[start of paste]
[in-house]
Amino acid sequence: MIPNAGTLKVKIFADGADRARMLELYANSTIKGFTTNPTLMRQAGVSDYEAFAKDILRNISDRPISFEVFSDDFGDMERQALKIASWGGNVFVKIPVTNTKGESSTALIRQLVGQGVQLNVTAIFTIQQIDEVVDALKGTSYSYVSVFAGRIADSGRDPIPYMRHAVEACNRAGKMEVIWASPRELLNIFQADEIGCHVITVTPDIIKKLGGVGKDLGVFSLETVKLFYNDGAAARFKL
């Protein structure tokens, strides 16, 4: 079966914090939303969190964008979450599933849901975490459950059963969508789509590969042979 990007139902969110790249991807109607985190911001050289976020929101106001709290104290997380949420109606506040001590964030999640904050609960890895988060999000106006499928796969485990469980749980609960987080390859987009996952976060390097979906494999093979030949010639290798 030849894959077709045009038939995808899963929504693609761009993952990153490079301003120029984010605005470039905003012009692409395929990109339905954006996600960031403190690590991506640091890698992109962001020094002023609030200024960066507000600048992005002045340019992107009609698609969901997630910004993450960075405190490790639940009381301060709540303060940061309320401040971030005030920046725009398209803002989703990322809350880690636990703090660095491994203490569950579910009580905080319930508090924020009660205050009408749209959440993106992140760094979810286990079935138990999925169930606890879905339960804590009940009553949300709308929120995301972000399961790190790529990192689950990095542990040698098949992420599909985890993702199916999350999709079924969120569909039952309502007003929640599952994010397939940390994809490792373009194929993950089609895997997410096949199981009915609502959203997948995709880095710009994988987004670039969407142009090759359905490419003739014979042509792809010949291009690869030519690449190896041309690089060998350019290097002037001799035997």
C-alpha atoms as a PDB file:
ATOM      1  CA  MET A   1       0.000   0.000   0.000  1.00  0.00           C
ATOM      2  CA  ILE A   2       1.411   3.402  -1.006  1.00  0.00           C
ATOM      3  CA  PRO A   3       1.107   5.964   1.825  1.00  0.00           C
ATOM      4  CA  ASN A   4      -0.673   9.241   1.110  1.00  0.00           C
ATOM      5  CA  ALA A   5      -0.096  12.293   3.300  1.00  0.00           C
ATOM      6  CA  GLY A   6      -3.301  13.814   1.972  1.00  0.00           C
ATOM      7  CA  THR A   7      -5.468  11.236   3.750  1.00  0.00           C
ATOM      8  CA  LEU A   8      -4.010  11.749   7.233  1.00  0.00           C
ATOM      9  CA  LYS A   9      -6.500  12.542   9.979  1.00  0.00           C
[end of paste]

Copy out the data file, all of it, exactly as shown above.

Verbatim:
[in-house]
Amino acid sequence: MIPNAGTLKVKIFADGADRARMLELYANSTIKGFTTNPTLMRQAGVSDYEAFAKDILRNISDRPISFEVFSDDFGDMERQALKIASWGGNVFVKIPVTNTKGESSTALIRQLVGQGVQLNVTAIFTIQQIDEVVDALKGTSYSYVSVFAGRIADSGRDPIPYMRHAVEACNRAGKMEVIWASPRELLNIFQADEIGCHVITVTPDIIKKLGGVGKDLGVFSLETVKLFYNDGAAARFKL
């Protein structure tokens, strides 16, 4: 079966914090939303969190964008979450599933849901975490459950059963969508789509590969042979 990007139902969110790249991807109607985190911001050289976020929101106001709290104290997380949420109606506040001590964030999640904050609960890895988060999000106006499928796969485990469980749980609960987080390859987009996952976060390097979906494999093979030949010639290798 030849894959077709045009038939995808899963929504693609761009993952990153490079301003120029984010605005470039905003012009692409395929990109339905954006996600960031403190690590991506640091890698992109962001020094002023609030200024960066507000600048992005002045340019992107009609698609969901997630910004993450960075405190490790639940009381301060709540303060940061309320401040971030005030920046725009398209803002989703990322809350880690636990703090660095491994203490569950579910009580905080319930508090924020009660205050009408749209959440993106992140760094979810286990079935138990999925169930606890879905339960804590009940009553949300709308929120995301972000399961790190790529990192689950990095542990040698098949992420599909985890993702199916999350999709079924969120569909039952309502007003929640599952994010397939940390994809490792373009194929993950089609895997997410096949199981009915609502959203997948995709880095710009994988987004670039969407142009090759359905490419003739014979042509792809010949291009690869030519690449190896041309690089060998350019290097002037001799035997």
C-alpha atoms as a PDB file:
ATOM      1  CA  MET A   1       0.000   0.000   0.000  1.00  0.00           C
ATOM      2  CA  ILE A   2       1.411   3.402  -1.006  1.00  0.00           C
ATOM      3  CA  PRO A   3       1.107   5.964   1.825  1.00  0.00           C
ATOM      4  CA  ASN A   4      -0.673   9.241   1.110  1.00  0.00           C
ATOM      5  CA  ALA A   5      -0.096  12.293   3.300  1.00  0.00           C
ATOM      6  CA  GLY A   6      -3.301  13.814   1.972  1.00  0.00           C
ATOM      7  CA  THR A   7      -5.468  11.236   3.750  1.00  0.00           C
ATOM      8  CA  LEU A   8      -4.010  11.749   7.233  1.00  0.00           C
ATOM      9  CA  LYS A   9      -6.500  12.542   9.979  1.00  0.00           C